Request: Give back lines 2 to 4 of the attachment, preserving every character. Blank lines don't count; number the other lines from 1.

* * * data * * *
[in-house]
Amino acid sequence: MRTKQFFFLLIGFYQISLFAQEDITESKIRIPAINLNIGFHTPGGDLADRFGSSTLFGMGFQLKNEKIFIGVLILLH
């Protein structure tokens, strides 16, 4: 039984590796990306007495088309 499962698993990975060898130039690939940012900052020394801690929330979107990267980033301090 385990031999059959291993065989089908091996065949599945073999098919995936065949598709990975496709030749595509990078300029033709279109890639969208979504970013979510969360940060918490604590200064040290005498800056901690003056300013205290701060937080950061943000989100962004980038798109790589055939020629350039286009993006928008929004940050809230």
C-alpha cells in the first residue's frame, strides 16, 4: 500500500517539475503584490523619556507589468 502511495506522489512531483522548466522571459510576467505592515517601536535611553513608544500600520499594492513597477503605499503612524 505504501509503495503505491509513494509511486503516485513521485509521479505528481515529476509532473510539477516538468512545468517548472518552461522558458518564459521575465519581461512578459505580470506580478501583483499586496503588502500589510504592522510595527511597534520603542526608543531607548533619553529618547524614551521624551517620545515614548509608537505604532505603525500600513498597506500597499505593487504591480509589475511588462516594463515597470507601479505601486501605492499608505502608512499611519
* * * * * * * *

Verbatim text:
Amino acid sequence: MRTKQFFFLLIGFYQISLFAQEDITESKIRIPAINLNIGFHTPGGDLADRFGSSTLFGMGFQLKNEKIFIGVLILLH
């Protein structure tokens, strides 16, 4: 039984590796990306007495088309 499962698993990975060898130039690939940012900052020394801690929330979107990267980033301090 385990031999059959291993065989089908091996065949599945073999098919995936065949598709990975496709030749595509990078300029033709279109890639969208979504970013979510969360940060918490604590200064040290005498800056901690003056300013205290701060937080950061943000989100962004980038798109790589055939020629350039286009993006928008929004940050809230």
C-alpha cells in the first residue's frame, strides 16, 4: 500500500517539475503584490523619556507589468 502511495506522489512531483522548466522571459510576467505592515517601536535611553513608544500600520499594492513597477503605499503612524 505504501509503495503505491509513494509511486503516485513521485509521479505528481515529476509532473510539477516538468512545468517548472518552461522558458518564459521575465519581461512578459505580470506580478501583483499586496503588502500589510504592522510595527511597534520603542526608543531607548533619553529618547524614551521624551517620545515614548509608537505604532505603525500600513498597506500597499505593487504591480509589475511588462516594463515597470507601479505601486501605492499608505502608512499611519